It has been shewn, I hope with sufficient evidence, that a Constitution against the interest of the many, is rather of the nature of a grievance than a Law: that of all grievances it is the most weighty and important; that it is made without due authority, against all the acknowledged principles of jurisprudence, against the opinions of all the great lights in that science; and that such is the tacit sense even of those who act in the most contrary manner. These points are indeed so evident, that I apprehend the abettors of the penal system will ground their defence on an admission, and not on a denial of them. They will lay it down as a principle, that the Protestant Religion is a thing beneficial for the whole community, as well in its civil interests, as in those of a superior order. From thence they will argue, that the end being essentially beneficial, the means become instrumentally so; that these penalties and incapac-ities are not final causes of the Law, but only a discipline to bring over a deluded people to their real interest; and therefore, though they may be harsh in their operation, they will be pleasant in their effects; and be they what they will, they cannot be considered as a very extraordinary hardship, as it is in the power of the sufferer to free himself when he pg 463pleases; and that, only by converting to a better Religion, which it is his duty to embrace, even though it were attended with all those penalties, from whence in reality it delivers him: if he suffers, it is his own fault; volenti non sit injuria.1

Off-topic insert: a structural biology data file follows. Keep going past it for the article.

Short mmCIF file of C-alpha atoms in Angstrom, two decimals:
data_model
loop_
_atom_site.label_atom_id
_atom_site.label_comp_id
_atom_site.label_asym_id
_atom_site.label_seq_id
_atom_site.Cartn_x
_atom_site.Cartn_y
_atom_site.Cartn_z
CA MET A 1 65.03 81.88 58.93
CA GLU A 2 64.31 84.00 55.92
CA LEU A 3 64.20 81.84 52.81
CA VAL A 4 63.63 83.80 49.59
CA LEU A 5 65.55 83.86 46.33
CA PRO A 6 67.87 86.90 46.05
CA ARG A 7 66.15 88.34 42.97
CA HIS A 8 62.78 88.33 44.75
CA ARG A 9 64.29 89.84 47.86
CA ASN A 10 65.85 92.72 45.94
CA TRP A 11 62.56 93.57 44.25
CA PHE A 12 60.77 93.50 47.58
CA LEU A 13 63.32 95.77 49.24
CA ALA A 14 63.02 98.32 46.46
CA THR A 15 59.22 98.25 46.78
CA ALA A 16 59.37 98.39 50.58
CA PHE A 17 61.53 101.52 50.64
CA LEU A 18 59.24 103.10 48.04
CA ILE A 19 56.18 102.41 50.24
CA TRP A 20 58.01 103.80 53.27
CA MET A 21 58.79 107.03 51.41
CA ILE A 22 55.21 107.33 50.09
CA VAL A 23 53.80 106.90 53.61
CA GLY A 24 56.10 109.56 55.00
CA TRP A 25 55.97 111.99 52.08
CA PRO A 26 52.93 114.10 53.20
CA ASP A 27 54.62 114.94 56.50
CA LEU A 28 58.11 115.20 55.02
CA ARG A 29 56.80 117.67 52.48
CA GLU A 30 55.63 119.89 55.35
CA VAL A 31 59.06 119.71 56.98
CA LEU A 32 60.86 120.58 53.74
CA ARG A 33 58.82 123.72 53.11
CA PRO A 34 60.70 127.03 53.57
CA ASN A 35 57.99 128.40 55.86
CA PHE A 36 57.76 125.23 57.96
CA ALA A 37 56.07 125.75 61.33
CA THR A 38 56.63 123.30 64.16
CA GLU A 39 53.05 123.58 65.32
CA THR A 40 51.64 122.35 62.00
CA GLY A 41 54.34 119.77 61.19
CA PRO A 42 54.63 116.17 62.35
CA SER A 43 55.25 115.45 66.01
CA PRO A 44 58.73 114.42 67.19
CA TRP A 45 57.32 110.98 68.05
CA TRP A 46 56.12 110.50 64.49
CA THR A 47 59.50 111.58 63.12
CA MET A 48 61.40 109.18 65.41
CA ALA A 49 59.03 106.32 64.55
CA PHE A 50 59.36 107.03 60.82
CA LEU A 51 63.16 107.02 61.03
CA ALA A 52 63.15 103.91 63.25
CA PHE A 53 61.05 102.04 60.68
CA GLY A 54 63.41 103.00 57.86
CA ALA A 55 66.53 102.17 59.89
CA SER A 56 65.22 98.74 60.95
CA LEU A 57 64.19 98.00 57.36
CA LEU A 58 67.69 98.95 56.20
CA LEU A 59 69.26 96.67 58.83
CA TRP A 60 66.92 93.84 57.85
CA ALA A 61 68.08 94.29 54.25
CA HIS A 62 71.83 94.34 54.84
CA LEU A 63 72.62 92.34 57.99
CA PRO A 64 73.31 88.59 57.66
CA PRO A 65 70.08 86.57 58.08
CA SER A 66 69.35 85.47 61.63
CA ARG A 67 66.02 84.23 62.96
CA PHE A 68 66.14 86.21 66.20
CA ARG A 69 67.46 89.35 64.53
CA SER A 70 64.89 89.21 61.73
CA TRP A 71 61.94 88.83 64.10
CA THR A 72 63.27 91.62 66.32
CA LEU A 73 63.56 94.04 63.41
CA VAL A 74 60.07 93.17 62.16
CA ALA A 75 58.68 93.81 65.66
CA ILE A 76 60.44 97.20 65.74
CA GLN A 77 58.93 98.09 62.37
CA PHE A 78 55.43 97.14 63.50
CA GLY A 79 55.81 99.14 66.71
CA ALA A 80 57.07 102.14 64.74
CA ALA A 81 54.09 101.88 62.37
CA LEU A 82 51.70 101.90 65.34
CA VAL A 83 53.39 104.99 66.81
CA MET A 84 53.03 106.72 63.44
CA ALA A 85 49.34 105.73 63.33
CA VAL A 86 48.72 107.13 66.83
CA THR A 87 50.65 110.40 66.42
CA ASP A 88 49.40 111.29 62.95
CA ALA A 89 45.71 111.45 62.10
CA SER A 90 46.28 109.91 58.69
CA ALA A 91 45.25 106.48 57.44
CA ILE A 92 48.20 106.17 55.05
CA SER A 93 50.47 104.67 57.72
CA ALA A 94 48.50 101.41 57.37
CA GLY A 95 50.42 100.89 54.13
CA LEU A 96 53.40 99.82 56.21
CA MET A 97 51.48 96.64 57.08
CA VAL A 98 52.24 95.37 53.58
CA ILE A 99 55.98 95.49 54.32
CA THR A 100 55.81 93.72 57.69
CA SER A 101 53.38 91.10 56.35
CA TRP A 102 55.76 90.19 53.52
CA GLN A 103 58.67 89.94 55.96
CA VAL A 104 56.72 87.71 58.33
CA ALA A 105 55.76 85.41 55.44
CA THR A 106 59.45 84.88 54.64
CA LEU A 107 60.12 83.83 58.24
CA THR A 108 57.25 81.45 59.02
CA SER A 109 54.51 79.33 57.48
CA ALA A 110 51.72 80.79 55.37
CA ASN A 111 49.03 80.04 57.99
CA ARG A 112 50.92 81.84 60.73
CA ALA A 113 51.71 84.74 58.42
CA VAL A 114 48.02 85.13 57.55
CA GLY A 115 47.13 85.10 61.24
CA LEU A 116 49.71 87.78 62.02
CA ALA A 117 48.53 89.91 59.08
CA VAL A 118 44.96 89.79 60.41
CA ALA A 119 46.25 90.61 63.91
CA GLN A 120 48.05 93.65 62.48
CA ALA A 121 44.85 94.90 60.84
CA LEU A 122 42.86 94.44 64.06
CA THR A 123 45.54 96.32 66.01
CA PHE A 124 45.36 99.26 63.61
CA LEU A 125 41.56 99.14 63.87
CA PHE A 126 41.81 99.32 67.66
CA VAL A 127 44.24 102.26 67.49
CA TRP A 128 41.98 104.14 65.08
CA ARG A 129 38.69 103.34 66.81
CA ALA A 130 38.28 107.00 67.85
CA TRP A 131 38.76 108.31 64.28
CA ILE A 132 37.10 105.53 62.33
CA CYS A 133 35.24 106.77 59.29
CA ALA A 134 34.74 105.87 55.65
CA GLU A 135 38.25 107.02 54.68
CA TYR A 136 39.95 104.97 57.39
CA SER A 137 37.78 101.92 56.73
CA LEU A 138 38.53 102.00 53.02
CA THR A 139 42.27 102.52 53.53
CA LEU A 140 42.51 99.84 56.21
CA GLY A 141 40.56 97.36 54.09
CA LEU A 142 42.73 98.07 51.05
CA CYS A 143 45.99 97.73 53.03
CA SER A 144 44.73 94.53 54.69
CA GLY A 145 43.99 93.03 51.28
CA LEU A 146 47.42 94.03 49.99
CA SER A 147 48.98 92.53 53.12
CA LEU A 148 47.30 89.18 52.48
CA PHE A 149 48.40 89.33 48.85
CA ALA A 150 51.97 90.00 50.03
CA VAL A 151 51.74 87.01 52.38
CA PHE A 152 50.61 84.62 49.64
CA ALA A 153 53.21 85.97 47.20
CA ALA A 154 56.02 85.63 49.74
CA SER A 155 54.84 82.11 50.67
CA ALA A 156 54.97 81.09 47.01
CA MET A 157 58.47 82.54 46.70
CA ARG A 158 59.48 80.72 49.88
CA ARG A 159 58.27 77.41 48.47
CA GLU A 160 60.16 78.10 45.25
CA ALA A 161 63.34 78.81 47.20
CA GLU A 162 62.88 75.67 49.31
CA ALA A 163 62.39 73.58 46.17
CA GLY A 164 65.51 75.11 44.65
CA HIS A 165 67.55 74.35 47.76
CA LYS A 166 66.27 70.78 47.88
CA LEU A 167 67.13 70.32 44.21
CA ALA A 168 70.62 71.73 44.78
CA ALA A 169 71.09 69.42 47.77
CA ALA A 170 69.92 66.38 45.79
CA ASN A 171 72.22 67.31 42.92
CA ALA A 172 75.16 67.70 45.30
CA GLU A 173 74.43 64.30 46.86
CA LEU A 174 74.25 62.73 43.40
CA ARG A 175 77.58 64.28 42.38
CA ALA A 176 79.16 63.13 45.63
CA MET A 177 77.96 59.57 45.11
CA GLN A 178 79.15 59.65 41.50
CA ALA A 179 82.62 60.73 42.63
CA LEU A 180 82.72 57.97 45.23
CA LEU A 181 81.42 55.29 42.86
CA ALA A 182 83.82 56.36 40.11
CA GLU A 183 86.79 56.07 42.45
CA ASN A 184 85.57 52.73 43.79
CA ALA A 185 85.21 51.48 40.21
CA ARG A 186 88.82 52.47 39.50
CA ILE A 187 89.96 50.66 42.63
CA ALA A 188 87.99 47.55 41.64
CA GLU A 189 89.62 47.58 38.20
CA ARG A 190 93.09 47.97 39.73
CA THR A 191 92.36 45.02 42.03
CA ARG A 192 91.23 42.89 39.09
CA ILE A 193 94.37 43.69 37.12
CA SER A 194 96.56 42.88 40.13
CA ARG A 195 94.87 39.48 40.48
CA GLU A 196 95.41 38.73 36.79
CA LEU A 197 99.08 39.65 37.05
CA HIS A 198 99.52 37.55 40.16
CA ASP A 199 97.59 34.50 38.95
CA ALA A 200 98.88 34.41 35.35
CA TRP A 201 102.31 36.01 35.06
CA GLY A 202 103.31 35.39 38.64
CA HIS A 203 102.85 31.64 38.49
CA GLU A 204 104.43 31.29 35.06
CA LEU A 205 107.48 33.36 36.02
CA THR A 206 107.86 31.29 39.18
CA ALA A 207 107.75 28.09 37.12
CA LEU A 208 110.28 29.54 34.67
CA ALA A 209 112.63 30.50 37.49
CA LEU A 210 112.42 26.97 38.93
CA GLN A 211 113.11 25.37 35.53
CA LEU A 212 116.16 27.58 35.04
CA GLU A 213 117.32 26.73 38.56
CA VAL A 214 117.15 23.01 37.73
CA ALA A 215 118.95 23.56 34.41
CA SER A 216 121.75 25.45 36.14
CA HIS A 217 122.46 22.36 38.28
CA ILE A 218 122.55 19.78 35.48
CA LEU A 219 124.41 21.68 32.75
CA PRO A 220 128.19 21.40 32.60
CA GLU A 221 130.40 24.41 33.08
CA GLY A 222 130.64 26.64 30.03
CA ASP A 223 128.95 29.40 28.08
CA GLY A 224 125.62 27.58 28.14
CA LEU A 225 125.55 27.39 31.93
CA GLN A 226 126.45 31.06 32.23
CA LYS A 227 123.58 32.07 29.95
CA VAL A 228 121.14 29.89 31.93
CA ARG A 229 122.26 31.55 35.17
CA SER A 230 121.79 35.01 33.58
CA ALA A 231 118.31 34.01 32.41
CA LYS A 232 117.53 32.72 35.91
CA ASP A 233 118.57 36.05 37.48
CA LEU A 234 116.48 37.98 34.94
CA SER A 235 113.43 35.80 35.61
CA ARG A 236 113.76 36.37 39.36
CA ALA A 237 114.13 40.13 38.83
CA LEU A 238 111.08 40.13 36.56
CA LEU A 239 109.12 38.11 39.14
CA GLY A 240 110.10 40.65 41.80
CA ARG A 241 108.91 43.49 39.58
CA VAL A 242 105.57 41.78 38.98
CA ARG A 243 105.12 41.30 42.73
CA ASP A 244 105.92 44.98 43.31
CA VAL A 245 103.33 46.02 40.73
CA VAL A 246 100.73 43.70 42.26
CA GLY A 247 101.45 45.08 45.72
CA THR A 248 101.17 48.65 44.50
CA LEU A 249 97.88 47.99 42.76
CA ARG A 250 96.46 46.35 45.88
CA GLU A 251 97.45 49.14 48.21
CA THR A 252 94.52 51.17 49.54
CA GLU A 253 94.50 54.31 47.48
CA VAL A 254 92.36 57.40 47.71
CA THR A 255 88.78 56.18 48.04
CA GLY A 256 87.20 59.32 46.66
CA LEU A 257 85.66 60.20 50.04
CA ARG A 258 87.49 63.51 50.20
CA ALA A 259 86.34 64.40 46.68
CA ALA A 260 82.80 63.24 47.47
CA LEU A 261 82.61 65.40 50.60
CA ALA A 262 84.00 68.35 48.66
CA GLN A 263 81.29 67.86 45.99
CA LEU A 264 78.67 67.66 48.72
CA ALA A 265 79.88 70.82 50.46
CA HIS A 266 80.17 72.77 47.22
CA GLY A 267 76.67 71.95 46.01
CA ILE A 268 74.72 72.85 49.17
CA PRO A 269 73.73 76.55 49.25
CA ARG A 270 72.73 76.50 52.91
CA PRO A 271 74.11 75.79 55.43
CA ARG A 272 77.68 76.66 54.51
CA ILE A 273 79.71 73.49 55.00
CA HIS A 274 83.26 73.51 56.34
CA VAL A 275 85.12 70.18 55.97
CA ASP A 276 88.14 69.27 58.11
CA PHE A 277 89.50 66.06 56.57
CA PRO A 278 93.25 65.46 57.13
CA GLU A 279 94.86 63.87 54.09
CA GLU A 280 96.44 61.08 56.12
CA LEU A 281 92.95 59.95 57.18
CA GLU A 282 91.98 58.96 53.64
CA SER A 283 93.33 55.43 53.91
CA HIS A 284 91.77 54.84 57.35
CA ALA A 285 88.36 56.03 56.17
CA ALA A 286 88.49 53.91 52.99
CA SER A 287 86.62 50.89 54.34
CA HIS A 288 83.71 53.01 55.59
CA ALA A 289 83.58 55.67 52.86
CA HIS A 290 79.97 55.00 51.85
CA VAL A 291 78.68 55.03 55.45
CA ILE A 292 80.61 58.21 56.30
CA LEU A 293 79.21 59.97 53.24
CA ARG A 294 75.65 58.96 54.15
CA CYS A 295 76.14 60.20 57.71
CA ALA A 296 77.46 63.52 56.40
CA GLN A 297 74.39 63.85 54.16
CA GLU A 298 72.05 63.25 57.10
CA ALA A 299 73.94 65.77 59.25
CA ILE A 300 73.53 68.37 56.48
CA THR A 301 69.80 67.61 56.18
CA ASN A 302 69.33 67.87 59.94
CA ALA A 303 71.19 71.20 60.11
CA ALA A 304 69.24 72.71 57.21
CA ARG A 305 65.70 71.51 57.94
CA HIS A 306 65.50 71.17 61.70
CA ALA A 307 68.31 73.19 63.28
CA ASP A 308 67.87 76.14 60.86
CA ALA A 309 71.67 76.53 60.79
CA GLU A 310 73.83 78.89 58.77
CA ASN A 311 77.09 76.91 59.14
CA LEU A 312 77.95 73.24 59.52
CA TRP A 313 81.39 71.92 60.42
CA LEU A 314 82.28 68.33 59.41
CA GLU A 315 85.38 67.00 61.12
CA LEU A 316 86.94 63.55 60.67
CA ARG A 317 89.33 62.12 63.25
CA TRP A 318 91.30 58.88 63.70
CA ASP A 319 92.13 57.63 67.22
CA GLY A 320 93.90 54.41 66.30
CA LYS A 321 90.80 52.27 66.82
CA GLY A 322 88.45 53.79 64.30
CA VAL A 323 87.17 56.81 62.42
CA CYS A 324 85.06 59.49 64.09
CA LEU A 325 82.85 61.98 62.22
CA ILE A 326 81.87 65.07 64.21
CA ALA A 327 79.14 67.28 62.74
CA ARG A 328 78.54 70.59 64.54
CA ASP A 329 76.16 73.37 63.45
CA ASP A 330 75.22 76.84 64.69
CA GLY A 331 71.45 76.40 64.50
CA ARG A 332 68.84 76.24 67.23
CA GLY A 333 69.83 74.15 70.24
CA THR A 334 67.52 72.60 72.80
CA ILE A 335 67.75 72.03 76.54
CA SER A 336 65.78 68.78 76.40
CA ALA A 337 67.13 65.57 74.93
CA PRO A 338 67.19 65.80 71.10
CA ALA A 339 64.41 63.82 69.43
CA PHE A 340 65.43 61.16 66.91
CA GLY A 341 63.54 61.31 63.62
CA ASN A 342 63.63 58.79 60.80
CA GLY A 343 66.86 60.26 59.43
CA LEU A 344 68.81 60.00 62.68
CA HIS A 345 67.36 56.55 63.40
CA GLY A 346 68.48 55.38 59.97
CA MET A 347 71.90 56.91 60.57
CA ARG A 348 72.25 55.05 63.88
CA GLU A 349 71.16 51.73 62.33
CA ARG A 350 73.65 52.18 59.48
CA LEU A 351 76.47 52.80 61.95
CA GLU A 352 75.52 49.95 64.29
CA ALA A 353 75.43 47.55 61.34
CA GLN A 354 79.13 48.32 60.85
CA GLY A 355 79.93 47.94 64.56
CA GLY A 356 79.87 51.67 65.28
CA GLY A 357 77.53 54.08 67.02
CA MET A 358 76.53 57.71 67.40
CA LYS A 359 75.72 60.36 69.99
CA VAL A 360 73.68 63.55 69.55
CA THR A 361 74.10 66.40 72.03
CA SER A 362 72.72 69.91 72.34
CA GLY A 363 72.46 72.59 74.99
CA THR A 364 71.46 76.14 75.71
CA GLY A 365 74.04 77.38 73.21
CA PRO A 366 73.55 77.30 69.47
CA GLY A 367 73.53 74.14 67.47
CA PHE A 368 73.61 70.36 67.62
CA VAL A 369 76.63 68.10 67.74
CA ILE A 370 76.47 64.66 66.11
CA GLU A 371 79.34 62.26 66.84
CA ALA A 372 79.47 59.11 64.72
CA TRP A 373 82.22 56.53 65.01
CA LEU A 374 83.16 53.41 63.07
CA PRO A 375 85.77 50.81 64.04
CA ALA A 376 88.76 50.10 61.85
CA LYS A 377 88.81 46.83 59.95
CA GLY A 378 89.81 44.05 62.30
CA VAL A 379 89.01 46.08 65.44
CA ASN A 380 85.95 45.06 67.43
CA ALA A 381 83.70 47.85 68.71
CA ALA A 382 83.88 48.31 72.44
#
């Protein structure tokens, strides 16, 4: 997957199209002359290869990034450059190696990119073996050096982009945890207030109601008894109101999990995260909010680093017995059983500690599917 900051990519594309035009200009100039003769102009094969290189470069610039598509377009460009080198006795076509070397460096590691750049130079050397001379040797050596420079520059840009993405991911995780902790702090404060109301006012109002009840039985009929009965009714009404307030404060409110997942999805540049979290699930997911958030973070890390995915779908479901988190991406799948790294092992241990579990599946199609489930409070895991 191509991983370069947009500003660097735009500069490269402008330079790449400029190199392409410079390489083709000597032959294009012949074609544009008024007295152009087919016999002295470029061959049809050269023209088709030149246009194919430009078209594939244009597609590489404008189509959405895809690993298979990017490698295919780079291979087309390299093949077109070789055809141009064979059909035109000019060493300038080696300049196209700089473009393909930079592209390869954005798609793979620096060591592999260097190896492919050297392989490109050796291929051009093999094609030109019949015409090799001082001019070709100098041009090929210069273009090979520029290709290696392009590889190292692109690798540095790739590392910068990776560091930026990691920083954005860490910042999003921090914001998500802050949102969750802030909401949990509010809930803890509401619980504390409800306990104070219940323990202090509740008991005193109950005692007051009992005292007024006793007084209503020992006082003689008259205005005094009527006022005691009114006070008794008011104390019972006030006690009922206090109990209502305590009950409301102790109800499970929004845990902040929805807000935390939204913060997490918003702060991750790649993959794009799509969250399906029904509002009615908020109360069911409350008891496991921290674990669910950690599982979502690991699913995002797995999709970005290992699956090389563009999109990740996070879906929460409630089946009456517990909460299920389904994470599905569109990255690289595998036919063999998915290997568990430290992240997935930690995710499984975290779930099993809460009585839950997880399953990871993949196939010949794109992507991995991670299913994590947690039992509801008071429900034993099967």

I shall be very short, without being, I think, the less satisfactory, in my answer to these topicks, because they never can be urged from a conviction of their validity; and are indeed only the usual and impotent struggles of those, who are unwilling to abandon a practice, which they are unable to defend. First then I observe, that, if the principle of their final and beneficial intention be admitted as a just ground for such proceedings, there never was, in the blameable sense of the word, nor never can be such a thing, as a religious persecution in the world. Such an intention is pretended by all men; who all not only insist that their Religion has the sanction of Heaven, but is likewise, and for that reason, the best and most convenient to human society. All religious persecu-tion, Mr. Bayle well observes, is grounded upon a miserable petitio principii.2 You are wrong; I am right; you must come over to me, or you must suffer. Let me add, that the great inlet, by which a colour for oppression has entered into the world, is by one man's pretending to determine concerning the happiness of another, and by claiming a right to use what means he thinks proper in order to bring him to a sense of it. It is the ordinary and trite sophism of oppression. But there is not yet such a convenient ductility in the human understanding, as to make us capable of being persuaded that men can possibly mean the ultimate good of the whole society, by rendering miserable for a century? together the greater part of it; or that any one has such a reversionary benevolence as seriously to intend the remote good of a late posterity, who can give up the present enjoyment which every honest man must have in the happiness of his contemporaries. Every body is satisfied that a conservation and secure enjoyment of our natural rights is the great and ultimate purpose of civil society; and that therefore all forms whatsoever of Government are only good as they are subservient to that purpose, to which they are entirely subordinate. Now to aim at the pg 464establishment of any form of Government, by sacrificing what is the substance of it; to take away, or at least to suspend the rights of Nature, in order to an approved system for the protection of them; and for the sake of that about which men must dispute for ever, to postpone those things about which they have no controversy at all, and this not in minute and subordinate, but large and principal objects; is a procedure as preposterous and absurd in argument as it is oppressive and cruel in its effects: for the Protestant Religion, nor (I speak it with reverence, I am sure) the truth of our common Christianity, is not so clear as this proposition; that all men, at least the majority of men in the society, ought to enjoy the common advantages of it. You fall therefore into a double error; first, you incur a certain mischief for an advantage which is comparatively problematical, even though you were sure of obtaining it; secondly, whatever the proposed advantage may be, were it of a certain nature, the attainment of it is by no means certain; and such deep gaming, for stakes so valuable, ought not to be admitted: the risque is of too much consequence to society. If no other Country furnished examples of this risque, yet our Laws and our Country is enough fully to demonstrate the fact; Ireland, after almost a century of persecution, is at this hour full of penalties and full of Papists. This is a point which would lead us a great way; but it is only just touched here, having much to say upon it in its proper place. So that you have incurred a certain and an immediate inconvenience, for a remote and for a doubly uncertain benefit. Thus far as to the argument which would sanctify the injustice of these Laws, by the benefits which they proposed to arise from them, and as to that liberty which, by their political chemistry, was to be extracted out of a system of oppression.